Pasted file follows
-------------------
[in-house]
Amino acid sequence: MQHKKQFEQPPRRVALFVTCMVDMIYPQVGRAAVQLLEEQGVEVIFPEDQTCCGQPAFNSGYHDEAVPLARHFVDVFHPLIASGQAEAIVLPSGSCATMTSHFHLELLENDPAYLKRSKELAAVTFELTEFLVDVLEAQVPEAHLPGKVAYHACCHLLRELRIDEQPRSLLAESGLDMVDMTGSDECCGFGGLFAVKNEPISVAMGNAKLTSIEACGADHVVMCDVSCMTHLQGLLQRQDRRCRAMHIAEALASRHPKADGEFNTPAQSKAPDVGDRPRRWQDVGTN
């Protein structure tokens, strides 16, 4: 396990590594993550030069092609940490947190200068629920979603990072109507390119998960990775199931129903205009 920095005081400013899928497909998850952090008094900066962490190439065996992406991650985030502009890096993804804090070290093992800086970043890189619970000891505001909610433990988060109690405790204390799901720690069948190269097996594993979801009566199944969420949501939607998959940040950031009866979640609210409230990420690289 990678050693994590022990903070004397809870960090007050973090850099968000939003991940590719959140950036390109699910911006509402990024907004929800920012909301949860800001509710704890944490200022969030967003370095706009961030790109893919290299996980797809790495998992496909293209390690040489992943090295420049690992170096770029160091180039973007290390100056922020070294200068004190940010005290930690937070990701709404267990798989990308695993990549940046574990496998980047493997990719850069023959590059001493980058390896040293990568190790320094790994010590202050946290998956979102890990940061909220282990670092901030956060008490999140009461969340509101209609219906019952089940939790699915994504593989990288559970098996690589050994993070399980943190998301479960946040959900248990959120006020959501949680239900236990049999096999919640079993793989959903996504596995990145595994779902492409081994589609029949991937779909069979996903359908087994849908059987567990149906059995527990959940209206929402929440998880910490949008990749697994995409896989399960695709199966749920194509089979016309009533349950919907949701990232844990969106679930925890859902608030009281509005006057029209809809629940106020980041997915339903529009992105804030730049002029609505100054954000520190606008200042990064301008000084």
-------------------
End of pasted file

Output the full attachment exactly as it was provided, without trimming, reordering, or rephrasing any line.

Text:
[in-house]
Amino acid sequence: MQHKKQFEQPPRRVALFVTCMVDMIYPQVGRAAVQLLEEQGVEVIFPEDQTCCGQPAFNSGYHDEAVPLARHFVDVFHPLIASGQAEAIVLPSGSCATMTSHFHLELLENDPAYLKRSKELAAVTFELTEFLVDVLEAQVPEAHLPGKVAYHACCHLLRELRIDEQPRSLLAESGLDMVDMTGSDECCGFGGLFAVKNEPISVAMGNAKLTSIEACGADHVVMCDVSCMTHLQGLLQRQDRRCRAMHIAEALASRHPKADGEFNTPAQSKAPDVGDRPRRWQDVGTN
């Protein structure tokens, strides 16, 4: 396990590594993550030069092609940490947190200068629920979603990072109507390119998960990775199931129903205009 920095005081400013899928497909998850952090008094900066962490190439065996992406991650985030502009890096993804804090070290093992800086970043890189619970000891505001909610433990988060109690405790204390799901720690069948190269097996594993979801009566199944969420949501939607998959940040950031009866979640609210409230990420690289 990678050693994590022990903070004397809870960090007050973090850099968000939003991940590719959140950036390109699910911006509402990024907004929800920012909301949860800001509710704890944490200022969030967003370095706009961030790109893919290299996980797809790495998992496909293209390690040489992943090295420049690992170096770029160091180039973007290390100056922020070294200068004190940010005290930690937070990701709404267990798989990308695993990549940046574990496998980047493997990719850069023959590059001493980058390896040293990568190790320094790994010590202050946290998956979102890990940061909220282990670092901030956060008490999140009461969340509101209609219906019952089940939790699915994504593989990288559970098996690589050994993070399980943190998301479960946040959900248990959120006020959501949680239900236990049999096999919640079993793989959903996504596995990145595994779902492409081994589609029949991937779909069979996903359908087994849908059987567990149906059995527990959940209206929402929440998880910490949008990749697994995409896989399960695709199966749920194509089979016309009533349950919907949701990232844990969106679930925890859902608030009281509005006057029209809809629940106020980041997915339903529009992105804030730049002029609505100054954000520190606008200042990064301008000084």